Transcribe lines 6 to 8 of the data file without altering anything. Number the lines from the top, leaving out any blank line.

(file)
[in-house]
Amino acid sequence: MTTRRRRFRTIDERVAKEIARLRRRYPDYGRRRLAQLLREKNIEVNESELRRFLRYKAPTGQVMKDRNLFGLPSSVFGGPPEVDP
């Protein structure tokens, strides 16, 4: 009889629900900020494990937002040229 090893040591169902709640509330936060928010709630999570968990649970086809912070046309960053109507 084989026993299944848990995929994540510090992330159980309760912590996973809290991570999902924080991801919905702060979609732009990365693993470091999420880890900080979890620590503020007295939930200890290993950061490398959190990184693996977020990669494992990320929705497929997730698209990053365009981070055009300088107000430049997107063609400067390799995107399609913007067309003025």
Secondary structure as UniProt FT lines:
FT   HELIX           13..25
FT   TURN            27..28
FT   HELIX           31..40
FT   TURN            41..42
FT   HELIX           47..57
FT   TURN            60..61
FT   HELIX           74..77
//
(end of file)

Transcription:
FT   TURN            27..28
FT   HELIX           31..40
FT   TURN            41..42